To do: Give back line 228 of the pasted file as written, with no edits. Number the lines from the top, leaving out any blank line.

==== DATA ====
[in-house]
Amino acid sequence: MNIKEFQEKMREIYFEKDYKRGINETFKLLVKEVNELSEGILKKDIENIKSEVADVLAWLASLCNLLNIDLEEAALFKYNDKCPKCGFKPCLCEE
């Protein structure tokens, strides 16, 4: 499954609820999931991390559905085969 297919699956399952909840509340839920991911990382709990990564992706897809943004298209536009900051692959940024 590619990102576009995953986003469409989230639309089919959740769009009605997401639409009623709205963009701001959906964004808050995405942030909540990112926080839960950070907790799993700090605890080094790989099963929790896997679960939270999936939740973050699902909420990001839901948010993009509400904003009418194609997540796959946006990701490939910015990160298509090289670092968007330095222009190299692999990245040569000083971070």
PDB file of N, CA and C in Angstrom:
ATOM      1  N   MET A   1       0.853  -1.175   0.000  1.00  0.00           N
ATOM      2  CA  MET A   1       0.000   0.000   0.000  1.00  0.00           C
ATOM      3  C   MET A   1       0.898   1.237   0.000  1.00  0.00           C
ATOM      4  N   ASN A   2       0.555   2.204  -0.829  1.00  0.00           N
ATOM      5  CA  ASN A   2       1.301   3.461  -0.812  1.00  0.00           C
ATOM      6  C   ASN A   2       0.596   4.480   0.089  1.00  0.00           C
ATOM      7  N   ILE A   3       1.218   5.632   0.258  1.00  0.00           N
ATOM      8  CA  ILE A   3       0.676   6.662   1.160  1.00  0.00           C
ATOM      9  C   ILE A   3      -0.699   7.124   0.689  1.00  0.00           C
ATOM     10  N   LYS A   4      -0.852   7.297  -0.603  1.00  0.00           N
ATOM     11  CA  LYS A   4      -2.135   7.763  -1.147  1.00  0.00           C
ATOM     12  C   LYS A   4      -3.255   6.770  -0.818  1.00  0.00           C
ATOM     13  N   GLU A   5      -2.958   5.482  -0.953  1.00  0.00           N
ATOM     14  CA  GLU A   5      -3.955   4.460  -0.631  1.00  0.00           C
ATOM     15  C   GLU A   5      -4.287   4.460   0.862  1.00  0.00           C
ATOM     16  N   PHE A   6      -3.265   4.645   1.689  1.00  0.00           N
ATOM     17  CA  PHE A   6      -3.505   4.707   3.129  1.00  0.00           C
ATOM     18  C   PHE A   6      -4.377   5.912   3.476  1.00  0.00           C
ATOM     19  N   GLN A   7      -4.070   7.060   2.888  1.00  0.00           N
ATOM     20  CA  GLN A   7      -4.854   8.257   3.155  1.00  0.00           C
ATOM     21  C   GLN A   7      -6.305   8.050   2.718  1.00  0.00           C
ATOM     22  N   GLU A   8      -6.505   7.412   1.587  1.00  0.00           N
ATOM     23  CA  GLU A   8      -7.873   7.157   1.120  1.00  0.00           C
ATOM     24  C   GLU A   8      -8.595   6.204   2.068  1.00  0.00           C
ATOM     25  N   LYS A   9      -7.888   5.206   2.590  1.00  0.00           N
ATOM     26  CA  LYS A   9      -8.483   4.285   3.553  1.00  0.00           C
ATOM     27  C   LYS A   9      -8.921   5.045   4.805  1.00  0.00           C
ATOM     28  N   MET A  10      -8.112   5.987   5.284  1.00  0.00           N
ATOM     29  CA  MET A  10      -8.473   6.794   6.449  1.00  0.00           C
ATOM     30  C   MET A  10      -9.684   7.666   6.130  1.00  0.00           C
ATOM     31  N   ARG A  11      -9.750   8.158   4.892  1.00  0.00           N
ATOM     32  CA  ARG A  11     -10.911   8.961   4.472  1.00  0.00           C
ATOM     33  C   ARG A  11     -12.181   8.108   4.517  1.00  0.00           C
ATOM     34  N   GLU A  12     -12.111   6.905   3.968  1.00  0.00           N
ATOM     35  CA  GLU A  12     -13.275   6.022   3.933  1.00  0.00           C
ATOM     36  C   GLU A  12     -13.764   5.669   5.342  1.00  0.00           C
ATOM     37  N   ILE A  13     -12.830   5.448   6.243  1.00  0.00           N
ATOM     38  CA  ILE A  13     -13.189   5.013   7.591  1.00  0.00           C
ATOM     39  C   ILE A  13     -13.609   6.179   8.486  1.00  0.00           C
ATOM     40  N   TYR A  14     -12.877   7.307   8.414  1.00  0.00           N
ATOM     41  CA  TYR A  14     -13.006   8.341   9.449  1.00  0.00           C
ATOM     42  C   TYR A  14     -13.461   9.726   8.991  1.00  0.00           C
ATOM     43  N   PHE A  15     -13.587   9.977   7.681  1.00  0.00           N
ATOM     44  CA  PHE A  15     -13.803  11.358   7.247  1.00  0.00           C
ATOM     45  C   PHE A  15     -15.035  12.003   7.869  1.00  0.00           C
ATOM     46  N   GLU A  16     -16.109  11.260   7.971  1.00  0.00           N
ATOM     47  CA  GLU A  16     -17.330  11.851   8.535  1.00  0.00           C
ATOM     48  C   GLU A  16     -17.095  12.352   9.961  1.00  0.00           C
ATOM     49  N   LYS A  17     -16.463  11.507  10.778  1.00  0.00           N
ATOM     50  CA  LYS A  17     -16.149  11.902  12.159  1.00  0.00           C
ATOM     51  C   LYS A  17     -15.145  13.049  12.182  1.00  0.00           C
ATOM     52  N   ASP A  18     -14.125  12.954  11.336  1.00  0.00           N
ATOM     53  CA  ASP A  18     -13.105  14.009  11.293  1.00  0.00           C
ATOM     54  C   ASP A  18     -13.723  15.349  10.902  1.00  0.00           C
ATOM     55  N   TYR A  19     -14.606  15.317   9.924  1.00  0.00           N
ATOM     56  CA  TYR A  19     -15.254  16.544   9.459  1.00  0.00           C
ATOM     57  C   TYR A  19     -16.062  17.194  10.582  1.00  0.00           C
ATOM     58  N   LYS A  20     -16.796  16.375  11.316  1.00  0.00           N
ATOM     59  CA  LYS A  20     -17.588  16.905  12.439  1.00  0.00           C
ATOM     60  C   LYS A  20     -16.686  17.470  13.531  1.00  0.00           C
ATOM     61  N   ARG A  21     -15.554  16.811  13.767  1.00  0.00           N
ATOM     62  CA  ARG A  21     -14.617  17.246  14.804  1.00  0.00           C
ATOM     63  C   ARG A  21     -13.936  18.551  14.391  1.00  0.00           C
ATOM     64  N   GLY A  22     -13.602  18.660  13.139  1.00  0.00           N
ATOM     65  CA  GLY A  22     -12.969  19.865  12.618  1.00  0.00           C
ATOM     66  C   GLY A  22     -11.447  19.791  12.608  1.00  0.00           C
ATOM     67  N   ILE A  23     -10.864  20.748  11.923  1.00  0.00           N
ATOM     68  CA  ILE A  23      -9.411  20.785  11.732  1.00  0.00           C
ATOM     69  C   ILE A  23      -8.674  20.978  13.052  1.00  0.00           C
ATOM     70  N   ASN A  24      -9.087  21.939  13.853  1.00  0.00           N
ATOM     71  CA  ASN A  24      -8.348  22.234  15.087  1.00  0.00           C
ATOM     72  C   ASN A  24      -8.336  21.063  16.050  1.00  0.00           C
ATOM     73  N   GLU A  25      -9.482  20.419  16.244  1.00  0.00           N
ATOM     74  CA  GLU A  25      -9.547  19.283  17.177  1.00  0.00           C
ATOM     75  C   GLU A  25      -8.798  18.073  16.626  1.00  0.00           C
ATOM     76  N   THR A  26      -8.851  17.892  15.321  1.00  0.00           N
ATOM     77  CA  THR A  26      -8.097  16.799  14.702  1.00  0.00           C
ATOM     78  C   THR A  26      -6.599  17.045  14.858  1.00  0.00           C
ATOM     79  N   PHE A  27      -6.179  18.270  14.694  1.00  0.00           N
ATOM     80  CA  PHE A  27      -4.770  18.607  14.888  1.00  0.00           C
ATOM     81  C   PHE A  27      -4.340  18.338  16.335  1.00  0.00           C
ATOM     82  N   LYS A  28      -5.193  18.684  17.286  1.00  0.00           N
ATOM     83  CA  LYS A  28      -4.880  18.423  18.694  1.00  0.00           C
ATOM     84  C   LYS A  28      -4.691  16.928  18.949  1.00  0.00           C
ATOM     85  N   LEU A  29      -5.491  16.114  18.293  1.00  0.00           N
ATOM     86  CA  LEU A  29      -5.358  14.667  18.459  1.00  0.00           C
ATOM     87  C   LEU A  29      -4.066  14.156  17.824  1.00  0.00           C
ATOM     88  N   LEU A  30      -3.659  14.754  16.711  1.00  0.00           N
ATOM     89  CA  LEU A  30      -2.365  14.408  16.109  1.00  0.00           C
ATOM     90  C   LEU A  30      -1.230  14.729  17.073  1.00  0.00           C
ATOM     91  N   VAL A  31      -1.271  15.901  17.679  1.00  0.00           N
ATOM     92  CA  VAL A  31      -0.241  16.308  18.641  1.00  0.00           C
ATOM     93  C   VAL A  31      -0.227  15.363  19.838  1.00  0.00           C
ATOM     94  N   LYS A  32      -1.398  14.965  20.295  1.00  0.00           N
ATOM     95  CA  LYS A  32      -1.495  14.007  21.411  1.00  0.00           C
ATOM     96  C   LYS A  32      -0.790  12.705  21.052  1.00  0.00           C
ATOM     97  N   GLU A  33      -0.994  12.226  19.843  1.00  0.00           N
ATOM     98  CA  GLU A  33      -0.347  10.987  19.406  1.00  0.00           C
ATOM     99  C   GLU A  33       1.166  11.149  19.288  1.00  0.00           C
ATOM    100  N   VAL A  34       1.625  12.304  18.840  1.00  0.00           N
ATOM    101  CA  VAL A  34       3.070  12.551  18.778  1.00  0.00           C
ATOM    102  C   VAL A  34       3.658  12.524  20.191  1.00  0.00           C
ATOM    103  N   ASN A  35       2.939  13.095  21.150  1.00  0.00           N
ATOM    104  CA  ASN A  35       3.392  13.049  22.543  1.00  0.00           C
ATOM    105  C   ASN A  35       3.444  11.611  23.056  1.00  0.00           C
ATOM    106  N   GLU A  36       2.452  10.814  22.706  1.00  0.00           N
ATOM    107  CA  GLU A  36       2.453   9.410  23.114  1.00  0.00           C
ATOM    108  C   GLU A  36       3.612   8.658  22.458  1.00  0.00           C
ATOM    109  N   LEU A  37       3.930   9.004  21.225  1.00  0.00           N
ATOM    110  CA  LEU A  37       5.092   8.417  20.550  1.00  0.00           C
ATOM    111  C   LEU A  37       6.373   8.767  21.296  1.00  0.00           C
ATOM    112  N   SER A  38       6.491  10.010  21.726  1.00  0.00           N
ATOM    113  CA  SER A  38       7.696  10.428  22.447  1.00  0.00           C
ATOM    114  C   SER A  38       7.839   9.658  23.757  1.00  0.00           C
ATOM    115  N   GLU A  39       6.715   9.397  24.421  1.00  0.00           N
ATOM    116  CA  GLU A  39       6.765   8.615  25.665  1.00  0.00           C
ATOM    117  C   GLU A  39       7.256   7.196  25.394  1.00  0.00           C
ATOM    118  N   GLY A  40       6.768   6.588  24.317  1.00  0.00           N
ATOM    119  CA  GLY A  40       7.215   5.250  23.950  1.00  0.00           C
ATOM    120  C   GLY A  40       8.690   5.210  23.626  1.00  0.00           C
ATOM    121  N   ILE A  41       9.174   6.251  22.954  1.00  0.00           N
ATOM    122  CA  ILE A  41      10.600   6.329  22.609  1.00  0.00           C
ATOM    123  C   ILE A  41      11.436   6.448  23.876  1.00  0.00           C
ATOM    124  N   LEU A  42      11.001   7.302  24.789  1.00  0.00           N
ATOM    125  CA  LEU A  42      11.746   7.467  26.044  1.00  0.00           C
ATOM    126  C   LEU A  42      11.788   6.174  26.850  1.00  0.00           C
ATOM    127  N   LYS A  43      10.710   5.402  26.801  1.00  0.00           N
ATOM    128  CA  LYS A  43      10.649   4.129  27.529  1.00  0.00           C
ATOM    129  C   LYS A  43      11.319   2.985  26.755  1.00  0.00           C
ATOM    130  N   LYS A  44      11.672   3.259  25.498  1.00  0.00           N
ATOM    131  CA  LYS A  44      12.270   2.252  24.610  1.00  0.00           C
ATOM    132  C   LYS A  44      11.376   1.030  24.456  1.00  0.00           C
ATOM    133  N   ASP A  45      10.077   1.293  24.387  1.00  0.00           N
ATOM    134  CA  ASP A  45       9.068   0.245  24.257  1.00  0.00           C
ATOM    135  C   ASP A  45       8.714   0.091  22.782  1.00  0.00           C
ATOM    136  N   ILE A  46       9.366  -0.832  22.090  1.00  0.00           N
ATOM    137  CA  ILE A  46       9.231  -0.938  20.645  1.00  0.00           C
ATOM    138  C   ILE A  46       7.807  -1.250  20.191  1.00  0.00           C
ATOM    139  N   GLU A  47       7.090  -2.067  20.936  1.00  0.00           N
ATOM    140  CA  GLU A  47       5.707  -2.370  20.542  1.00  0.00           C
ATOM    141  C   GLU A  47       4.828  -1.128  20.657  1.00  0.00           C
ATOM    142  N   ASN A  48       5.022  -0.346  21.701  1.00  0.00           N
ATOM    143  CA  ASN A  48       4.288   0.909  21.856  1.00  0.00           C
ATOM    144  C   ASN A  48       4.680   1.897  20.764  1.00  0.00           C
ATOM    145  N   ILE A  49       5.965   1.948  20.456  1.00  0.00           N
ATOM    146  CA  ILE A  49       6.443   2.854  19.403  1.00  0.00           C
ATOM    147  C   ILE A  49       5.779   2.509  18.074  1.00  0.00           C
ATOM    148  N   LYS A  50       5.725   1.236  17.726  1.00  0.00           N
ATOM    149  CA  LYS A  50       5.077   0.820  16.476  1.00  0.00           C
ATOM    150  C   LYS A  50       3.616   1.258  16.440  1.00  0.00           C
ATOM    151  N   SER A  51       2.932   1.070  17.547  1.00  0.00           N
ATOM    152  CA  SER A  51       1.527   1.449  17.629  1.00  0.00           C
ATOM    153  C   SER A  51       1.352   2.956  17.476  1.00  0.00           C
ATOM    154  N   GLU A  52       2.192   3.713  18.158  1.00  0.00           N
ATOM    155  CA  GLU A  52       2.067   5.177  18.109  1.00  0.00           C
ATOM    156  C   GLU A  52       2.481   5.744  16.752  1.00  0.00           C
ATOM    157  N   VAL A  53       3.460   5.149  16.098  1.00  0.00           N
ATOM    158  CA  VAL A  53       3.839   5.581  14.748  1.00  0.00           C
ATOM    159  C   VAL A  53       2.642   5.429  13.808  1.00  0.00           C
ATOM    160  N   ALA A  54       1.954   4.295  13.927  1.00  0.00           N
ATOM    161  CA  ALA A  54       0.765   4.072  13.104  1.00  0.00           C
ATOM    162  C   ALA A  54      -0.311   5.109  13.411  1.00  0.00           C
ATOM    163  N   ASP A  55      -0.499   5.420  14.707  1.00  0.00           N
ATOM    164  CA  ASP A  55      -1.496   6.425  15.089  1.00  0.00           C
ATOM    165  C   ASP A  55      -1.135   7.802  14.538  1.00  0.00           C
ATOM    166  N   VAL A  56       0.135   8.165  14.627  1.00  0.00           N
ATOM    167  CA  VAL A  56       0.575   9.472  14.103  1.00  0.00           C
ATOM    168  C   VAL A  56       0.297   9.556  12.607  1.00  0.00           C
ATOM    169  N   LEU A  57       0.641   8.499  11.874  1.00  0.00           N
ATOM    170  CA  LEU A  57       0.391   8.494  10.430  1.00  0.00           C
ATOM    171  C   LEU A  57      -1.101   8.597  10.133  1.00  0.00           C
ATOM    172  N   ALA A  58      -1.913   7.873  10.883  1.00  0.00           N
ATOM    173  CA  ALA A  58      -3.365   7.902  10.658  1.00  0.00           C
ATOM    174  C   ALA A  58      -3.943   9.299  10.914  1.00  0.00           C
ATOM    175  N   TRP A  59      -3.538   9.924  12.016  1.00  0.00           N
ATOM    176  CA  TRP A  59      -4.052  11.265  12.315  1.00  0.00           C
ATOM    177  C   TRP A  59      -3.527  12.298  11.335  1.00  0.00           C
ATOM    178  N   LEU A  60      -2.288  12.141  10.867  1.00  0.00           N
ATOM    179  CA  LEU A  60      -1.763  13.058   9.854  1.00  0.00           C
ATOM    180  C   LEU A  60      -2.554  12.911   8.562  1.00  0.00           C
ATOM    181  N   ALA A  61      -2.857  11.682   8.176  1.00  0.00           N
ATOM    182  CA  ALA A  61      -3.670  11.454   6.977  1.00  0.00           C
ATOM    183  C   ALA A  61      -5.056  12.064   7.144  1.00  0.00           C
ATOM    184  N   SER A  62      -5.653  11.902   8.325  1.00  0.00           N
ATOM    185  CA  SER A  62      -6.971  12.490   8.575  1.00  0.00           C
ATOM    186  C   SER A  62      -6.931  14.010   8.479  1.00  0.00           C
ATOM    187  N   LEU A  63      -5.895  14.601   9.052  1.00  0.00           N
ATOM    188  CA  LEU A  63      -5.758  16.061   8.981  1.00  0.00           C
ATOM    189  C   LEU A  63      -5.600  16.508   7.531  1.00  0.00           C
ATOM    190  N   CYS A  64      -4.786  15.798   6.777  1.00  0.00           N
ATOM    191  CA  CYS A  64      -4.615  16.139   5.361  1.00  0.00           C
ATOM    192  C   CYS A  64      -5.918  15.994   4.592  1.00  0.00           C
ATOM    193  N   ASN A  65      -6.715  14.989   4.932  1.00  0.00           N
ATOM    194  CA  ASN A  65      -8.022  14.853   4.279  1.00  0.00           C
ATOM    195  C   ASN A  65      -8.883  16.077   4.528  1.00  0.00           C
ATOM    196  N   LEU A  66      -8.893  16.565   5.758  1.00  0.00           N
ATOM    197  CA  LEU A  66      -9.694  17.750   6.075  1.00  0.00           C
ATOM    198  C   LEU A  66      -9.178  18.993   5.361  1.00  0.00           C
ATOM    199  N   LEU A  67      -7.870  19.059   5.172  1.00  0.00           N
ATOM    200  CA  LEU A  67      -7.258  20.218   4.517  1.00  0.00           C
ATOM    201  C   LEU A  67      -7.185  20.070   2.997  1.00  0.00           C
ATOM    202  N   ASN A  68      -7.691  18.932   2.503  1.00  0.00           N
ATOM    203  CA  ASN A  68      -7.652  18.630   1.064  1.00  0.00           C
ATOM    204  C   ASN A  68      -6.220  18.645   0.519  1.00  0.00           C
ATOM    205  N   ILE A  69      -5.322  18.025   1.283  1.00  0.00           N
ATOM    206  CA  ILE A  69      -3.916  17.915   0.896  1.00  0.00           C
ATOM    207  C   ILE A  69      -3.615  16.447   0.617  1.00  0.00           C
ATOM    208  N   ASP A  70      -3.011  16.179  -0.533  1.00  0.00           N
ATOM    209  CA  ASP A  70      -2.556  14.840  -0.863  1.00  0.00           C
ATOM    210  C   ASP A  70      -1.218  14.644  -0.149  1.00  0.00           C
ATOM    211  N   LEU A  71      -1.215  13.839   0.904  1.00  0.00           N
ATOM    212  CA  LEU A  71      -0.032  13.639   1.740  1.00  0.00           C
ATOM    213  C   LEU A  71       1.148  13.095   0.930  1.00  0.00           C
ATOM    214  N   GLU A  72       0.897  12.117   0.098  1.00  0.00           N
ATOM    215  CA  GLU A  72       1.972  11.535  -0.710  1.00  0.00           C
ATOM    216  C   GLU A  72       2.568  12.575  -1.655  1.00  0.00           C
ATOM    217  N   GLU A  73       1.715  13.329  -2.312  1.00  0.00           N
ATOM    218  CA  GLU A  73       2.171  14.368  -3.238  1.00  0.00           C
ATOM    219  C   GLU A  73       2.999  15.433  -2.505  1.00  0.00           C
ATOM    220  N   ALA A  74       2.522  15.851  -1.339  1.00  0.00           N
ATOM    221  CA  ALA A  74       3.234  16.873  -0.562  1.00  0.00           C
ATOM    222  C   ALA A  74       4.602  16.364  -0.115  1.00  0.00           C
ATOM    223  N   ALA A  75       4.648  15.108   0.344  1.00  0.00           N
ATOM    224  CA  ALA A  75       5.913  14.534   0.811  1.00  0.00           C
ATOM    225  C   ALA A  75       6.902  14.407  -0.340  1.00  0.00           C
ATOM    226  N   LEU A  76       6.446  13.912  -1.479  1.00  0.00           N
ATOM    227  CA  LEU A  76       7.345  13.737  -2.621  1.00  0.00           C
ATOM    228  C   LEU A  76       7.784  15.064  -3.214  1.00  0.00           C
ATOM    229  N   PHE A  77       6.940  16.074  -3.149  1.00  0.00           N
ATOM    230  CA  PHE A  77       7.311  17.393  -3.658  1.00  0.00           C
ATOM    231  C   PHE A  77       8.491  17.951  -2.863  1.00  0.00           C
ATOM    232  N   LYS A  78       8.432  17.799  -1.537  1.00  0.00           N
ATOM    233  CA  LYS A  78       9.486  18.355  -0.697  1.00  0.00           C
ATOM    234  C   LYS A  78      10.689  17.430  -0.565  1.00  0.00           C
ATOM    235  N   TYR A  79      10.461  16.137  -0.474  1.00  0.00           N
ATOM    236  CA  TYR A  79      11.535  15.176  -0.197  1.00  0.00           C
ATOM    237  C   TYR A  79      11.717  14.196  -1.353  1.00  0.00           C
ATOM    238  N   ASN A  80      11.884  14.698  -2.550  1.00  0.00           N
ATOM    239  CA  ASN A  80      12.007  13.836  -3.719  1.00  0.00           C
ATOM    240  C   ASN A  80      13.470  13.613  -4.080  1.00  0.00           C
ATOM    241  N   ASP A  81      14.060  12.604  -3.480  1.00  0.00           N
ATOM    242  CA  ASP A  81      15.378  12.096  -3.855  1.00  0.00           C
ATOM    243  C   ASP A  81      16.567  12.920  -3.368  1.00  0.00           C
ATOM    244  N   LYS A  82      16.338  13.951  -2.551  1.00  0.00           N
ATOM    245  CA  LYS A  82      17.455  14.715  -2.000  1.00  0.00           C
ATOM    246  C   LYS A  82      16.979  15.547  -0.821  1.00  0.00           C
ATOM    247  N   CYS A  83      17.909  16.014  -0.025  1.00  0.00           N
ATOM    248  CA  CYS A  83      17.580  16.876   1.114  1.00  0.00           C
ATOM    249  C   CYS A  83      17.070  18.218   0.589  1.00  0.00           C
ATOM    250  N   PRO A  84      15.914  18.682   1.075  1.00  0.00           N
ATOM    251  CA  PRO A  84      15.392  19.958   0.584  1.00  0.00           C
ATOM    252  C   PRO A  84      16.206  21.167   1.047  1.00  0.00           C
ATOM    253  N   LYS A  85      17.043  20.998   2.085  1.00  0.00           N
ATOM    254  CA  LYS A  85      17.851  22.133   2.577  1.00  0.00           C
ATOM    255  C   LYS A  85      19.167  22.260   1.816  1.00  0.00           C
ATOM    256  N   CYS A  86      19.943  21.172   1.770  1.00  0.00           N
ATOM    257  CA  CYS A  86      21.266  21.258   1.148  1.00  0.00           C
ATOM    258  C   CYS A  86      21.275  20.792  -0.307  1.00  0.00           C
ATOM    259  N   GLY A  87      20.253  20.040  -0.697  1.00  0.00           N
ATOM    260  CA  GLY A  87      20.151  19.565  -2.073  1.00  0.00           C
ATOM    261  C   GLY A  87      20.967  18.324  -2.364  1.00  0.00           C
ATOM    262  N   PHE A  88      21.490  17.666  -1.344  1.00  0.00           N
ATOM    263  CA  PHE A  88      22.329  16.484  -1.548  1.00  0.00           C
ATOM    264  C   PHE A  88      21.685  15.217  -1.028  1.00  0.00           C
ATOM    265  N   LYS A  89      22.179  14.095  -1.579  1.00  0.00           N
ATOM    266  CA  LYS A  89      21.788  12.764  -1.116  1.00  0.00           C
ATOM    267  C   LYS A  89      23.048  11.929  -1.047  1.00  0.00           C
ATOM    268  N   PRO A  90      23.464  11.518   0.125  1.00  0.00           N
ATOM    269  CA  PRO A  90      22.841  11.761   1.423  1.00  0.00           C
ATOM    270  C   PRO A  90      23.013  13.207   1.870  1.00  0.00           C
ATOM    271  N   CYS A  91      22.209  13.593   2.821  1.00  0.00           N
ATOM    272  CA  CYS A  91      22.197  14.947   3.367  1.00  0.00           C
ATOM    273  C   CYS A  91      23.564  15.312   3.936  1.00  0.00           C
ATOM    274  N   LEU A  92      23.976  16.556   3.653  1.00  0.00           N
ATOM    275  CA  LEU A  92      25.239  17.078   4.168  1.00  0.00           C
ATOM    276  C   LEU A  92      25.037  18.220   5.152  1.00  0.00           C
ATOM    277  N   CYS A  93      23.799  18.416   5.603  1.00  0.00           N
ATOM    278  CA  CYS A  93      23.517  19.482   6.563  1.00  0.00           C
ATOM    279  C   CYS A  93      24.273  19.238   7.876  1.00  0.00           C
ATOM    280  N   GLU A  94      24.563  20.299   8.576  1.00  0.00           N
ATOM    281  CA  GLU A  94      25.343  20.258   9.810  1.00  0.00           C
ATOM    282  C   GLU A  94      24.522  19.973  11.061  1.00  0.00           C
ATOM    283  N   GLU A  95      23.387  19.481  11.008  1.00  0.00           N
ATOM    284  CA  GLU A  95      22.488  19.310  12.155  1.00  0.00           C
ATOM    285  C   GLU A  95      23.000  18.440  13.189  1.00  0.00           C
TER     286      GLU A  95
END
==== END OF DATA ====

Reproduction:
ATOM    224  CA  ALA A  75       5.913  14.534   0.811  1.00  0.00           C